The EU confirmed itself as a major seafood consumption market with household expenditures of €54.7 billion in 2013. This marked a 1 per cent increase over 2012 –the highest amount ever recorded.
Apparent consumption per capita for 2012 was 23.9 kg, a 3 per cent decrease from 2011. This downward trend has been seen since 2008, when per capita fish consumption amounted to 26 kg. EU consumers buy less seafood but spend more for it, which indicates a change in consumption preferences as well as fish prices.
EU consumption is dominated by captured fish, which represents three quarters of the total. The most remarkable phenomena observed are the increasing consumption of salmon and herring, and the stabilisation of pangasius.
Demand for organic aquaculture products has grown rapidly over the last years, mostly through imports from outside the EU. The biggest organic markets in the EU are Germany , France, the UK and Italy.
The EU is the largest trader of fishery and aquaculture products in the world in terms of value. EU trade – comprising extra-EU imports and exports, and intra-EU exchanges – has increased steadily over the past five years. In 2014, the trade flow amounted to €45.9 billion and 13.8 million tonnes.
Values of extra-EU imports have been increasing since 2009, at an average annual growth rate of 6 per cent. In 2014, the EU imported fish and seafood for a value of some €21 billion. Extra-EU imports of seafood are more than 4 times higher than meat in value, and this ratio is increasing.
Norway and China remain the main EU suppliers. Imports from Norway, which cover one quarter of the total, reached a peak in 2014, mostly represented by fresh salmon. Norway 's exports to the EU have increased by 70 per cent since 2009. China confirmed its leading role as a processing country for white fish (cod and pollock).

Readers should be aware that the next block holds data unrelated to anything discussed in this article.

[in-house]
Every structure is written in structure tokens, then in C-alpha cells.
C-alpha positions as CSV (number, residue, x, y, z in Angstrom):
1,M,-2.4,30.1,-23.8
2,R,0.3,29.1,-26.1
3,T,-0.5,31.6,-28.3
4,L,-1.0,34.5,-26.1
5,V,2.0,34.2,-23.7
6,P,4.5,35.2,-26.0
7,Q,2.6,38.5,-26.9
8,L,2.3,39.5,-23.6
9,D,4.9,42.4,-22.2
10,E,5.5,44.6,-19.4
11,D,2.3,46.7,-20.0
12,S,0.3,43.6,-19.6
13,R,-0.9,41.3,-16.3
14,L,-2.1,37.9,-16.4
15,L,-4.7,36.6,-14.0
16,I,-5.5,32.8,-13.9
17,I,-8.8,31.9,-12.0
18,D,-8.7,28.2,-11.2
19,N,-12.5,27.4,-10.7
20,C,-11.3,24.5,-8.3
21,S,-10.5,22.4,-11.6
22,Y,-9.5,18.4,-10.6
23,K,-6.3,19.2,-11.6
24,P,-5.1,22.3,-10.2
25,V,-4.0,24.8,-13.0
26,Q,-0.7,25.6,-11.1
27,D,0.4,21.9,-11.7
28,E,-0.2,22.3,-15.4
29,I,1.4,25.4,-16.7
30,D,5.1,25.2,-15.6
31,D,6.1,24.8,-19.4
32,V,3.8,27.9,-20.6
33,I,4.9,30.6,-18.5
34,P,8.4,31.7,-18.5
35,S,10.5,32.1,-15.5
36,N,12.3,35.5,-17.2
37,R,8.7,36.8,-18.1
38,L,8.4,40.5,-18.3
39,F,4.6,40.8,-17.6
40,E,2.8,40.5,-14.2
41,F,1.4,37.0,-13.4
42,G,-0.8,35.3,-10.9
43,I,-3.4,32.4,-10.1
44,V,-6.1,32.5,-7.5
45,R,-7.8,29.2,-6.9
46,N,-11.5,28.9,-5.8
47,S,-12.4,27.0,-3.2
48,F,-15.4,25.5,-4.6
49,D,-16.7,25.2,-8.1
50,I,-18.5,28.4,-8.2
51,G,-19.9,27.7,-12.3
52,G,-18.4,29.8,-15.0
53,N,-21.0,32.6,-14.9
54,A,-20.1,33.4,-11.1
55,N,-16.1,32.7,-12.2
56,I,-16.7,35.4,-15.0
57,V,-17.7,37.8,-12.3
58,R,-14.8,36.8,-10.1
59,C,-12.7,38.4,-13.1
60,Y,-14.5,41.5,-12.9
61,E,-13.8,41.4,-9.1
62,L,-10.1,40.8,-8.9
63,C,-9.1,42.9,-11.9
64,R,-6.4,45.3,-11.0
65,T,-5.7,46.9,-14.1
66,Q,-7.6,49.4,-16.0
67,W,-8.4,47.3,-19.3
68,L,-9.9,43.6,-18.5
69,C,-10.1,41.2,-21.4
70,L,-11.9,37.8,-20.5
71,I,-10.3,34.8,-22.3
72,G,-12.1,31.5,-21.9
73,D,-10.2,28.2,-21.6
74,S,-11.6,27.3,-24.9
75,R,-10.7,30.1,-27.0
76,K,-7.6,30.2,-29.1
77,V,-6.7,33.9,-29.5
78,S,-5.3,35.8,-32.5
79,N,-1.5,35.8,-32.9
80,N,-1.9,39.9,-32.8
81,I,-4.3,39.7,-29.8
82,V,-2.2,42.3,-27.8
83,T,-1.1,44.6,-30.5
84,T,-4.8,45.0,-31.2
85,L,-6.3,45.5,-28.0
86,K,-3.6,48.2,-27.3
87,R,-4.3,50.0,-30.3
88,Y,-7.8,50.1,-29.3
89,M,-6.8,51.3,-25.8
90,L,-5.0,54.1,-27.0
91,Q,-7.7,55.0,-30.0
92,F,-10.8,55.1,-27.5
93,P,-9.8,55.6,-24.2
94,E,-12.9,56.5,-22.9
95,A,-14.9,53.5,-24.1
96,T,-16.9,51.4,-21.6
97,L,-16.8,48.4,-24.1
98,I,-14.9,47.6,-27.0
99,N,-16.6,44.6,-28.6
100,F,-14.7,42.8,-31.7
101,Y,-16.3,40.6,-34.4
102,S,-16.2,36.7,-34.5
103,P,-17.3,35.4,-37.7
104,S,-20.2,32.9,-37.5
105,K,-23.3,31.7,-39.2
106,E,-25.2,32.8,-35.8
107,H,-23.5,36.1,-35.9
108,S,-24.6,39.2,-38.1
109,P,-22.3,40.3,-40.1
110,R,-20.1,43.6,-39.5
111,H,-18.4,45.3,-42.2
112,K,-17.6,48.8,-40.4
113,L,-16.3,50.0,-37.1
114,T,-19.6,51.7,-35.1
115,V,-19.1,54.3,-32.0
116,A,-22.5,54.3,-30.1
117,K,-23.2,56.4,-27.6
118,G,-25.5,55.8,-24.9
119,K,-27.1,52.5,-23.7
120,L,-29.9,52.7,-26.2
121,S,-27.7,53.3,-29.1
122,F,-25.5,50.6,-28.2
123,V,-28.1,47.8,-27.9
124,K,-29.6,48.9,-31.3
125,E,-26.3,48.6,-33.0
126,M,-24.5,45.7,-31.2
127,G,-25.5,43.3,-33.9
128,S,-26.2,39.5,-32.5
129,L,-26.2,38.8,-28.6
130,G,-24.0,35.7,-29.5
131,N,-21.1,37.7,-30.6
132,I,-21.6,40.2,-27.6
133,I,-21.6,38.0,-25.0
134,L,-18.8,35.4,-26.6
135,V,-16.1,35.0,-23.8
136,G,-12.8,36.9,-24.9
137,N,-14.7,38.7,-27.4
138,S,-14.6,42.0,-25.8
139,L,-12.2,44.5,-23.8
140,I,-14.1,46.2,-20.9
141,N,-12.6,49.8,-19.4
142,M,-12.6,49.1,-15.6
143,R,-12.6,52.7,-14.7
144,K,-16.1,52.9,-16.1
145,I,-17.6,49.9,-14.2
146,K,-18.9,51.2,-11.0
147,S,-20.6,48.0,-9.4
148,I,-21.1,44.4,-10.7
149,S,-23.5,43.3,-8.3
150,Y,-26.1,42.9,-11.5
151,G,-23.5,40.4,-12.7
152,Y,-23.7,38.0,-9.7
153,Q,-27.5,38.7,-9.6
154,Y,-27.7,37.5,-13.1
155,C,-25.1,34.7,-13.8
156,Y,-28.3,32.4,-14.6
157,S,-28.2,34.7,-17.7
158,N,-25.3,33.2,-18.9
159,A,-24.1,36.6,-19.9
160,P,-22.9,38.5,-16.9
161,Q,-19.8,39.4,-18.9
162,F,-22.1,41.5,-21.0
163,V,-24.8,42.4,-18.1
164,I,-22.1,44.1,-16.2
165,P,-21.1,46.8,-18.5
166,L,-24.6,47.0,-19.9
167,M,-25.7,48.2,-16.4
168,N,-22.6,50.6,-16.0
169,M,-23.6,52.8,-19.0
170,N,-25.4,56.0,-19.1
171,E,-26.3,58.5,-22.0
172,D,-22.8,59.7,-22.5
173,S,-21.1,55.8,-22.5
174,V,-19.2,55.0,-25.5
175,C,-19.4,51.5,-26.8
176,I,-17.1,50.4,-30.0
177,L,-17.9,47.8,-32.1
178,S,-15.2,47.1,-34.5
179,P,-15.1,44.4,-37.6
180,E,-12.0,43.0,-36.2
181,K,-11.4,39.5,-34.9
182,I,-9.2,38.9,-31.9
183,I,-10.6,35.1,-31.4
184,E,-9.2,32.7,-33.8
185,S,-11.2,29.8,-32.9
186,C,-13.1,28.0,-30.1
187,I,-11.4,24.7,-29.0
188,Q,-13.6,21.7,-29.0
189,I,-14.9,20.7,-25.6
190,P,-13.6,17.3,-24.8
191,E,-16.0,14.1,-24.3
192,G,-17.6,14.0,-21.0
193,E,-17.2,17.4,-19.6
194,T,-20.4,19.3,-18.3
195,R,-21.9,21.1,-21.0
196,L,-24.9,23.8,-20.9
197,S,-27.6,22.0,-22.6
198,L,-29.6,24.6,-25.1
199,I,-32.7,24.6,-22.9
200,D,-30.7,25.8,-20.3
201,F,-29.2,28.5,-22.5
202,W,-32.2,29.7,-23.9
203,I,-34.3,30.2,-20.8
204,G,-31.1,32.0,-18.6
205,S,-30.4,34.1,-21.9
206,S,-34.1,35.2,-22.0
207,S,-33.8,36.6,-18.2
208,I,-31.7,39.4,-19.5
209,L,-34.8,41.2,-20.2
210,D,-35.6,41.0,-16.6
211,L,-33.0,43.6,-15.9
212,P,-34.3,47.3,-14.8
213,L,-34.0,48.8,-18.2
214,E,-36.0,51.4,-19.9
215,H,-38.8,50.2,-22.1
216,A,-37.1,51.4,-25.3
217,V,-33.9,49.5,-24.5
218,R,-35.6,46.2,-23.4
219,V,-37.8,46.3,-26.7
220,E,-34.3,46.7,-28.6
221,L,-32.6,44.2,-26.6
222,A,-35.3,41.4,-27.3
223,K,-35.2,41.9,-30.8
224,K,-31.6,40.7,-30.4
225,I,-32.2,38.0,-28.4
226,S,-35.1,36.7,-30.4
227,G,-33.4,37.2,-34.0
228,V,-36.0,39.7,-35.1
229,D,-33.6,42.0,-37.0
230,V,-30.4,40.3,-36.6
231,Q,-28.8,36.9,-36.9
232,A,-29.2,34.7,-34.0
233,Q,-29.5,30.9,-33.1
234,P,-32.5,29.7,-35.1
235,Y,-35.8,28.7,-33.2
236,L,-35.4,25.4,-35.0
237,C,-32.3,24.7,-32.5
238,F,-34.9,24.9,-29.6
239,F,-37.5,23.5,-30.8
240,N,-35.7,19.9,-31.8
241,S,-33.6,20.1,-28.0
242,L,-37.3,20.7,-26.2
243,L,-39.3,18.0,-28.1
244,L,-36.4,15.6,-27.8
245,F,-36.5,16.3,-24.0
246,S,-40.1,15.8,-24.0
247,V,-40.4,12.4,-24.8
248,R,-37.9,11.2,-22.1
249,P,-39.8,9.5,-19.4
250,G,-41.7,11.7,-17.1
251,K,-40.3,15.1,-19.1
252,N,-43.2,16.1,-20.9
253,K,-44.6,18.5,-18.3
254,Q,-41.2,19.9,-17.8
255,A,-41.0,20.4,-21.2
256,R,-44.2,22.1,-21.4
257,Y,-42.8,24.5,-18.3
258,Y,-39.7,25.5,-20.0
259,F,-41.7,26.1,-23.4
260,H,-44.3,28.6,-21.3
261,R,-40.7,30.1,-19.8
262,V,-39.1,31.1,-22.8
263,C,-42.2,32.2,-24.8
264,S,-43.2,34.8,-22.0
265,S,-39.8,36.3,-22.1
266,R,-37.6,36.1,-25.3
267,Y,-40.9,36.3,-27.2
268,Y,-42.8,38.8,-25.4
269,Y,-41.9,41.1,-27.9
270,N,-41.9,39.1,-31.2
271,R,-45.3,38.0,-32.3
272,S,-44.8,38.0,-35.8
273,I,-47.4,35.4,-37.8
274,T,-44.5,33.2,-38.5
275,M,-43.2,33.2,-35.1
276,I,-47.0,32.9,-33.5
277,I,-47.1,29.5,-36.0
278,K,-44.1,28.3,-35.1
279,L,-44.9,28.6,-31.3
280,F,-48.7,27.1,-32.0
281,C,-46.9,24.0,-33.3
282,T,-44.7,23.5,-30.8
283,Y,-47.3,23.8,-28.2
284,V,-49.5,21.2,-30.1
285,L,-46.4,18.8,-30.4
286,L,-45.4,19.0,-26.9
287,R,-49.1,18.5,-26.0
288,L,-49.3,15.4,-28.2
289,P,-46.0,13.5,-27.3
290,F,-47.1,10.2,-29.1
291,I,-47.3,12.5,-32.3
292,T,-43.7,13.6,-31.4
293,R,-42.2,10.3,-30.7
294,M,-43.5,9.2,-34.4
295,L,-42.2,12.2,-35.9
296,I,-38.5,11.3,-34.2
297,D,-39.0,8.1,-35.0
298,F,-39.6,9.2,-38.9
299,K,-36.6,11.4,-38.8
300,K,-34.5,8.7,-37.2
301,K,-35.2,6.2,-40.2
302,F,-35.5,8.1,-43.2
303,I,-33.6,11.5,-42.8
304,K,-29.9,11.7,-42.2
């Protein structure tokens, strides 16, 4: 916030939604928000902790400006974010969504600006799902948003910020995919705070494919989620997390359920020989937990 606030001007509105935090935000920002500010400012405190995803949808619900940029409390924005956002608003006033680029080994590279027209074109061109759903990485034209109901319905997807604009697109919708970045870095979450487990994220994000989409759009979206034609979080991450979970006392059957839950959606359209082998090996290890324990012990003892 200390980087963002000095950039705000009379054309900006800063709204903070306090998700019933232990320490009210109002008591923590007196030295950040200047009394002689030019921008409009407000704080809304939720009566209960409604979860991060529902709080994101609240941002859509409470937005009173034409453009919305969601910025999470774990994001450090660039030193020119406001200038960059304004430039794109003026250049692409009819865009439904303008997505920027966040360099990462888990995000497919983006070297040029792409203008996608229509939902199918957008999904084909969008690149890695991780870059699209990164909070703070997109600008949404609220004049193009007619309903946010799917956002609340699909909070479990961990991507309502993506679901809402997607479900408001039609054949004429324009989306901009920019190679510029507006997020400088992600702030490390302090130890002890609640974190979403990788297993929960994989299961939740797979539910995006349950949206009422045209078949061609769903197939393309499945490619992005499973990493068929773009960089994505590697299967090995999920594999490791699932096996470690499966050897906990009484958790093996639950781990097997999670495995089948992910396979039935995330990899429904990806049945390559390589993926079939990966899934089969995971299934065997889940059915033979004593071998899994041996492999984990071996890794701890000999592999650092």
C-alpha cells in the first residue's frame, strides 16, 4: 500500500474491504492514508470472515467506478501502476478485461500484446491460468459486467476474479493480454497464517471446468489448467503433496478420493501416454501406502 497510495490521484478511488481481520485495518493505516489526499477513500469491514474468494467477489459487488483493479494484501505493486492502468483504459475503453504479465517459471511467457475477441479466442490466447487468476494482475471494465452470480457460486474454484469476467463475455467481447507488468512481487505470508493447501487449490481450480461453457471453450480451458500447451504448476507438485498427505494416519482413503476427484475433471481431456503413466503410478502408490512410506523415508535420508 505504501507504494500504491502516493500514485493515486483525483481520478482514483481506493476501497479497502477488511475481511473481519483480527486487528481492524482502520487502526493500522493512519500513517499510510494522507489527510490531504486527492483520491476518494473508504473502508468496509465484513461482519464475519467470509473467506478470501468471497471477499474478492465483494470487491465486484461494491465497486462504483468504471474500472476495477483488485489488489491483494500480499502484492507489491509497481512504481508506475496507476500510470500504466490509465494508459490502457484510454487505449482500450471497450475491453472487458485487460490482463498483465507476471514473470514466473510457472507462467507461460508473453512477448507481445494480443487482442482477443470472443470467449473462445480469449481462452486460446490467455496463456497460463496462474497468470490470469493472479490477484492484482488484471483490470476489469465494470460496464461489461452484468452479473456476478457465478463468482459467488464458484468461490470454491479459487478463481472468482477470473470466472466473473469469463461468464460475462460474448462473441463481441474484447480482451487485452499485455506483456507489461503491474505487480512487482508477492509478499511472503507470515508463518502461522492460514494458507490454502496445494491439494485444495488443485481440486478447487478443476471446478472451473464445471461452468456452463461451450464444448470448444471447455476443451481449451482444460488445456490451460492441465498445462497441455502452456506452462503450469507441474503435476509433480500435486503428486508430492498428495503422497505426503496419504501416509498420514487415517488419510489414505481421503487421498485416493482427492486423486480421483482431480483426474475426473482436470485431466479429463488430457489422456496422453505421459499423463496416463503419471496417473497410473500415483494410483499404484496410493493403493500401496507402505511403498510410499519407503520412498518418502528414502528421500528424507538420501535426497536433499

In 2014, EU exports reached €4.3 billion, 30 per cent above the 2006-2014 average. Volumes also were the highest since 2006, reaching more than 2 million tonnes for the first time. While its exports are almost entirely composed of products from captured fisheries, the EU’s aquaculture production is destined for the EU market.
Exchanges between EU Member States represented 86 per cent of the total value of trade within and outside the EU in 2014. All high-value commodities reached peaks in 2014. Overall, volumes sold within the EU totalled 5.74 million tonnes with a value of €20.6 billion – the highest value
registered since 2006.
Landings increased 7 per cent in volume in 2013 in the EU, mainly due to sandeels, tuna and sardines. However, the value of EU fishery products landed in 2013 slightly decreased after the recovery started in 2009. Small pelagics registered a decrease of more than €150 million, and their
impact on total EU volumes has been declining since 2009 due to an increase in groundfish landed.
The EU is a net importer of fishery and seafood products, with a trade balance deficit (exports minus imports) that has been growing rapidly since 2009. The 2014 trade deficit was the largest ever at €16.6 billion. This was primarily due to the growing import of shrimps, which increased by
€630 million between 2013 and 2014.
EU self-sufficiency for seafood (production relative to internal consumption) reduced continuously between 2008 and 2011. From 2011 to 2012, it increased from 44 per cent to 44.5 per cent. Flatfish reported a remarkable loss – from 97 per cent to 77 per cent – due to a significant decrease in landings and an increase in imports of frozen products from China.
Retail prices of fish and seafood have grown steadily in the last years, but the growth rate has slowed since 2012. However, fish prices increased faster than meat and food over the period 2009-2014.
Canned tuna continued to be the most important product in terms of apparent consumption in 2012, with its 2 kg per capita. This was a 6 per cent decrease from 2011, reflecting a decline of canned tuna imports in several EU countries, mainly Spain and Italy.
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